Documentary film on Poston's babies

Stories of Japanese American women’s struggles to raise children in the World War II desert prison give importance to preservation efforts.
By Christine McFadden

Pacific Citizen Correspondent
April 20, 2012

     As a child, Marlene Shigekawa did not know the true nature of her birthplace.
“When I was younger, I would ask where I was born, and my mom would say, ‘Poston,’” said Shigekawa. “But it was like some mysterious place."
     Her mother, Misako, gave birth to two children while incarcerated in Poston, the largest of the WWII Japanese American camps near Parker, Ariz. Separated by three sites each 1-3 miles apart, Poston once incarcerated over 18,000.
     “Other friends could point to the hospital where they were born,” she said. “Poston was like some mystery in Arizona.”

 At Poston camp 1 (left), Misako Shigekawa had two children Marlene (baby on lap) and brother Gerald

      Now Shigekawa spends time trying to find connections at Poston.   A Poston Community Alliance board member, Shigekawa is producing a documentary on Poston’s mothers and babies focused on the perspective of women who gave birth and raised children in camp.
     “Specifically, mothers and babies from Poston are significant because they represent the very transition of a generation and it meant that the internment ‘stamp’ was indelibly being left on two generations instead of just one,” said Daryl Brown, another Poston Community Alliance board member. His mother was born in Camp 1.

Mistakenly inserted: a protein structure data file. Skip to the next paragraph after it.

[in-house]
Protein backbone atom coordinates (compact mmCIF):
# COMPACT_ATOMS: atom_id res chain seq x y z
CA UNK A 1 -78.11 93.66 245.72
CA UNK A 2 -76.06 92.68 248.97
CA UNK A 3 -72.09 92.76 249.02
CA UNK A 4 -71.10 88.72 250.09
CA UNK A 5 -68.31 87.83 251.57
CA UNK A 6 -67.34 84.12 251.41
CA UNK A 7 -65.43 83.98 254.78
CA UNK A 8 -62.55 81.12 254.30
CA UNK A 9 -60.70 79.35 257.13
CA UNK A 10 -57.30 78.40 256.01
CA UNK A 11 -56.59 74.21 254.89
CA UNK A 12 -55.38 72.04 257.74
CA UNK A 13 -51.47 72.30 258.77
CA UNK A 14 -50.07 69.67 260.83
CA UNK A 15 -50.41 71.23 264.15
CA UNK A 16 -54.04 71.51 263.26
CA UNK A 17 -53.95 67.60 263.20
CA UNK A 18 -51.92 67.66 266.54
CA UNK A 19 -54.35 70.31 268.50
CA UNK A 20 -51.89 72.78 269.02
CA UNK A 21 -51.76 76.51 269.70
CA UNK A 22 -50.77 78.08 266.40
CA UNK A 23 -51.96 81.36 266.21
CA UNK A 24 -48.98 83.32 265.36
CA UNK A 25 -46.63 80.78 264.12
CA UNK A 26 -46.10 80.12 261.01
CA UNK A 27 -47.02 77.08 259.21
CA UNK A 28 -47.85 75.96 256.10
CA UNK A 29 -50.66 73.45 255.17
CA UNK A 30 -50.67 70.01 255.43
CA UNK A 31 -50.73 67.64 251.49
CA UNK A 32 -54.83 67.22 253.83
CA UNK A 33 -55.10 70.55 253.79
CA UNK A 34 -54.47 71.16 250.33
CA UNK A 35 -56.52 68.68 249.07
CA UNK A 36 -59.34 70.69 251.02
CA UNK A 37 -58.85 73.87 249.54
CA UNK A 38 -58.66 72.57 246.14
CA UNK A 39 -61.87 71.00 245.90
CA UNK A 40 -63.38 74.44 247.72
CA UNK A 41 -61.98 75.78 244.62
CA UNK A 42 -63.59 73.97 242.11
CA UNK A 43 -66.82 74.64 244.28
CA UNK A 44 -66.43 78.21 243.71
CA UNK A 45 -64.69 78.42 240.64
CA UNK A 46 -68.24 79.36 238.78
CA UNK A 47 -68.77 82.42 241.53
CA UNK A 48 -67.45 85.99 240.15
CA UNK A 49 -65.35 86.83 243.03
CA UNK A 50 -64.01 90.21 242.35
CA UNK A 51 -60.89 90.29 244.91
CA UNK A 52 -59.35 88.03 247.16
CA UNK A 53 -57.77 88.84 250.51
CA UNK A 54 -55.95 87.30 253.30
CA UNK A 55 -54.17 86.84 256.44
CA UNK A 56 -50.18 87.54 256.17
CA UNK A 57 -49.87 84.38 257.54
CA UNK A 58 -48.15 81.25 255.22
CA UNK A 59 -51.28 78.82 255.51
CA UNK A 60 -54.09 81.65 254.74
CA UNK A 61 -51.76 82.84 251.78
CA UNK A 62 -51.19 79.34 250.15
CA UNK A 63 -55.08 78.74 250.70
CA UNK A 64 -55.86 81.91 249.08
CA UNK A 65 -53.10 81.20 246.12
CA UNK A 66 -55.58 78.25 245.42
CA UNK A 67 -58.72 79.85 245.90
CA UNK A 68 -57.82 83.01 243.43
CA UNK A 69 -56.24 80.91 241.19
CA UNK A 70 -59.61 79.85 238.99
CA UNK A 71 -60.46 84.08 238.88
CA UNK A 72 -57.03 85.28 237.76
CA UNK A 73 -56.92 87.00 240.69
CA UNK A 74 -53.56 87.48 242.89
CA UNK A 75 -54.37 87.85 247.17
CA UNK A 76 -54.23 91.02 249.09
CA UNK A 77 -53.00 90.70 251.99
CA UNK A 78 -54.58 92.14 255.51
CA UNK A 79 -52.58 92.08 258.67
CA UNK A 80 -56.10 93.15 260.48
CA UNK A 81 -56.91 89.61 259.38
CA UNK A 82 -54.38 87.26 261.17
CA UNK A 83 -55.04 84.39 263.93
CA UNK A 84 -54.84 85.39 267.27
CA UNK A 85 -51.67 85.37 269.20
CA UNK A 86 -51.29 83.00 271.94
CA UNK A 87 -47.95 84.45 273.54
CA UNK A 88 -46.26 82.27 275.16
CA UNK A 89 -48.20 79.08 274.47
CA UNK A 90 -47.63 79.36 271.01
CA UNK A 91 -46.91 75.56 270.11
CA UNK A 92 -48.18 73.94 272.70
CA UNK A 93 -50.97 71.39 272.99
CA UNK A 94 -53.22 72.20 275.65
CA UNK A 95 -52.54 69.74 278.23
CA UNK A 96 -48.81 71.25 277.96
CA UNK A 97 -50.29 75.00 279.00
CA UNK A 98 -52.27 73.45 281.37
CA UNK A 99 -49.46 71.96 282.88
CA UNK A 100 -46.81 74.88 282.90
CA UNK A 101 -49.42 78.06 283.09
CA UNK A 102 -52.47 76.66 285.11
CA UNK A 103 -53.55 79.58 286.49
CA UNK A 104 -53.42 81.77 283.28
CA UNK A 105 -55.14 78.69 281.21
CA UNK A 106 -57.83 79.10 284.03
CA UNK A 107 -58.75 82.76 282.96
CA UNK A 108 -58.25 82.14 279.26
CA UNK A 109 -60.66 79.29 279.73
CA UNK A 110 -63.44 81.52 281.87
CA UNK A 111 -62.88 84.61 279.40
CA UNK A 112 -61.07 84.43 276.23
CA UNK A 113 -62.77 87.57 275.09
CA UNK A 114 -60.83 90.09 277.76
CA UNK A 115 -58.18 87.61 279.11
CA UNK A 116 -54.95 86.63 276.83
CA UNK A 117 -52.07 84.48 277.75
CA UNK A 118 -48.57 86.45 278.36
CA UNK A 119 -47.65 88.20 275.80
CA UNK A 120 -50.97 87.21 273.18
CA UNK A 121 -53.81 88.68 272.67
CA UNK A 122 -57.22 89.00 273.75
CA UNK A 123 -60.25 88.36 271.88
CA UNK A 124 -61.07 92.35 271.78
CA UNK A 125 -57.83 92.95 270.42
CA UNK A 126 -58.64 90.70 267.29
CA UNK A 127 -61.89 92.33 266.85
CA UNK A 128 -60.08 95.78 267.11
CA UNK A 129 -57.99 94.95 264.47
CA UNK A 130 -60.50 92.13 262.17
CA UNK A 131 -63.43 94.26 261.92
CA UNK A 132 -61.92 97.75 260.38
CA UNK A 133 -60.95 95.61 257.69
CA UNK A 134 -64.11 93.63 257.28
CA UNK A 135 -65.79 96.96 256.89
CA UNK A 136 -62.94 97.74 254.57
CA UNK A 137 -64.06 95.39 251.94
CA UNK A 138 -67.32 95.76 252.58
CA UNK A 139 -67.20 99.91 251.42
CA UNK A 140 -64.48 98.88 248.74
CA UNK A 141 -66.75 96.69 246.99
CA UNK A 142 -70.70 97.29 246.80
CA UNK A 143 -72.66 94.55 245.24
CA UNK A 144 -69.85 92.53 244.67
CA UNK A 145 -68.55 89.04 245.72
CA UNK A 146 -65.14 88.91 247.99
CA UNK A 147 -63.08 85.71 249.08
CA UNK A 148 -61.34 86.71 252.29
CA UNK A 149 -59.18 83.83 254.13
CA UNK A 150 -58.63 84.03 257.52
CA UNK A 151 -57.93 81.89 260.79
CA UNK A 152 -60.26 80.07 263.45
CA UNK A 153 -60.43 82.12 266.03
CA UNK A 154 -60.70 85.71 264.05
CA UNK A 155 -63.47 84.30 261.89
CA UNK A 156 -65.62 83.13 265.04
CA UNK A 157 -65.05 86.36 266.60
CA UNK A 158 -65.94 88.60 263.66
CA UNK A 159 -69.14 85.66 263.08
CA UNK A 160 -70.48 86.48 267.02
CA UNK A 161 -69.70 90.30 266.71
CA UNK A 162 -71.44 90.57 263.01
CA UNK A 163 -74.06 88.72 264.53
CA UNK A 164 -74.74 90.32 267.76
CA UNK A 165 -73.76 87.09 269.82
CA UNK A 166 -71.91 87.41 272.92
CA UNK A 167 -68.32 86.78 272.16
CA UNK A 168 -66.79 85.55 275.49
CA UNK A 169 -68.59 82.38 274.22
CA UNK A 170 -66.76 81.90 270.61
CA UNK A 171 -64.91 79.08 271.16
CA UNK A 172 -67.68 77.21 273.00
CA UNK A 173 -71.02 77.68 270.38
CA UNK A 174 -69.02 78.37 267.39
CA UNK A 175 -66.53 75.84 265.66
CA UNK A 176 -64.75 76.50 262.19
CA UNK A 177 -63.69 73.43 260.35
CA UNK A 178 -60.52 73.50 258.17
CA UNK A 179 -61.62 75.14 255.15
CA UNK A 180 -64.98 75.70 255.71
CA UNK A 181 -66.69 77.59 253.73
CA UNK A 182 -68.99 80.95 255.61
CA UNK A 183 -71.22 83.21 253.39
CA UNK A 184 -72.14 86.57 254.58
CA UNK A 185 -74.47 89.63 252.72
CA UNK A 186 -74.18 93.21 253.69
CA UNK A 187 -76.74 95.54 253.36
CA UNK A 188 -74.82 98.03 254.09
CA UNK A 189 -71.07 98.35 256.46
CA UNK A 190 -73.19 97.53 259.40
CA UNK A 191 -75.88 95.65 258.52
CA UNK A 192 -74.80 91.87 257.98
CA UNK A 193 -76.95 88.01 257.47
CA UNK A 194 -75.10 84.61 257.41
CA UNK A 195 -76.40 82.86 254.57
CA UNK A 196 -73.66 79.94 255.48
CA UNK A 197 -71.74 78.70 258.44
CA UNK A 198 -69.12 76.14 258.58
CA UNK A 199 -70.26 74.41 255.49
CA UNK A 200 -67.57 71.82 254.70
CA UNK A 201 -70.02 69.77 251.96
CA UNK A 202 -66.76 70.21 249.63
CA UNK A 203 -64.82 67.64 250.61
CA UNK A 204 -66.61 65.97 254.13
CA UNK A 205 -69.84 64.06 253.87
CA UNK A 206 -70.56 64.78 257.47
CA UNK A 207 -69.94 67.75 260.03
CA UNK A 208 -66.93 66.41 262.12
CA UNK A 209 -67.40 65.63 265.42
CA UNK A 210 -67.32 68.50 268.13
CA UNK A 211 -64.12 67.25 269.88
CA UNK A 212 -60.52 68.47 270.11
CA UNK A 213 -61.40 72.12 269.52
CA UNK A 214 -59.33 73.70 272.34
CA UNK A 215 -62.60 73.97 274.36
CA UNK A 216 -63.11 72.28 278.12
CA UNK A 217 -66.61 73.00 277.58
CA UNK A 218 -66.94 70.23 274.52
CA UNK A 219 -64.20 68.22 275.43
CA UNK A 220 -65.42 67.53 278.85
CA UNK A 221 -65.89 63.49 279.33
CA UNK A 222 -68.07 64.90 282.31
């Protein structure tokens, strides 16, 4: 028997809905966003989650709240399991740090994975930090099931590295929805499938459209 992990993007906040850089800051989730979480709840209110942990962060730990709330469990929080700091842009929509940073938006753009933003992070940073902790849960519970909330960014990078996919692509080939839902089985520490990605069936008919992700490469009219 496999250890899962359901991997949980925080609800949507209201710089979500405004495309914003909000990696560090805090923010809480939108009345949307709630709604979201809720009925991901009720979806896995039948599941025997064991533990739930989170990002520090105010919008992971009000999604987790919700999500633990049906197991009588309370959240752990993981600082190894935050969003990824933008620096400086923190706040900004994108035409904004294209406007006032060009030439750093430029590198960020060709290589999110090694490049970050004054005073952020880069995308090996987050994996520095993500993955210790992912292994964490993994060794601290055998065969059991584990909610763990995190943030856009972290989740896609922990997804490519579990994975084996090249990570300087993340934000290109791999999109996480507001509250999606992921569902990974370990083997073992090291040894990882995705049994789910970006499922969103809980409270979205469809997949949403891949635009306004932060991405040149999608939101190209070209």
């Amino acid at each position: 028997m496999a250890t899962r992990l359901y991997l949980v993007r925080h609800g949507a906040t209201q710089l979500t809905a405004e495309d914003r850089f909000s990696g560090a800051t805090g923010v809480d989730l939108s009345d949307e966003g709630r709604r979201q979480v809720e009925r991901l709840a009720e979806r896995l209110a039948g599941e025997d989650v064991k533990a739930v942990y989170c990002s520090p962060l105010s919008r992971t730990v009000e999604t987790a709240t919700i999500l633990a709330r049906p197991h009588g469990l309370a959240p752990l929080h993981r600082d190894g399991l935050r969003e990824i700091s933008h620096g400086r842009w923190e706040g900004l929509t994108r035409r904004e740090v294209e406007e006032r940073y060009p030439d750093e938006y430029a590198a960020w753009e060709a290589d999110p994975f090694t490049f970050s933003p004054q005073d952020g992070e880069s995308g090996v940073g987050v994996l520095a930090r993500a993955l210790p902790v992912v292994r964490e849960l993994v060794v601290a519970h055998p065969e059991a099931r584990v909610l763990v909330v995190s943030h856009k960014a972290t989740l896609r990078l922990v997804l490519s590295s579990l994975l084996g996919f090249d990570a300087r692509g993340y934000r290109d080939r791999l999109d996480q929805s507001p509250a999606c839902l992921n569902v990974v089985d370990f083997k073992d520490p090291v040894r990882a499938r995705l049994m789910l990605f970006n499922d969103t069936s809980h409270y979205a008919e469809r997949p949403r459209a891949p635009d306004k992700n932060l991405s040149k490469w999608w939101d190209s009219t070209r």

Kodomo no tame ni
     The subject of the Poston documentary is a unique one, born from personal experiences.
     Shigekawa and Dr. Ruth Okimoto, a Poston Community Alliance board member who spent three years in Camp 3 as a child, came up with the idea together.
     “We talked about how we couldn’t imagine how it was to have raised a child and also give birth [in camp],” said Shigekawa.
What kept everyone together in camp? What provided hope?
     Many Japanese Americans adopted the expression Kodomo no tame ni or “For the sake of the children” while incarcerated during WWII, especially the mothers in the camps.
 Now Marlene (right, center), with her daughter Quincy Godin and Misako, is producing a new documentary about mothers raising children in camp

      Misako, now 103, who was five months pregnant with a baby boy when she was uprooted from her home and forced into Poston, will be featured in the documentary.
Misako gave birth in Poston Camp 1.
     “She told me how when she got off the train, she was so thirsty,” said Shigekawa about her mother. “My father gave her water, but it was full of mud because they had just begun to transfer water from the Colorado River.”
     Another time a milk truck, crucial to mothers raising young children, was hijacked.
Not only was it difficult to give birth and raise children in camp due to adverse climate and health conditions, but there was little to no privacy as well.
     “She told me of another woman who was giving birth, and there were no curtains,” said Shigekawa.
     While trying to maintain a sense of normalcy, Poston mothers faced additional stress in the face of “this oppressive environment, being in prison, and being violated in terms of not having civil rights,” she added.
     Dianne Kiyomoto, also a Poston Community Alliance board member, has been providing historical information for the film. There was a stark contrast between how Parker residents perceived the quality of life in the camp and what JAs experienced, she said.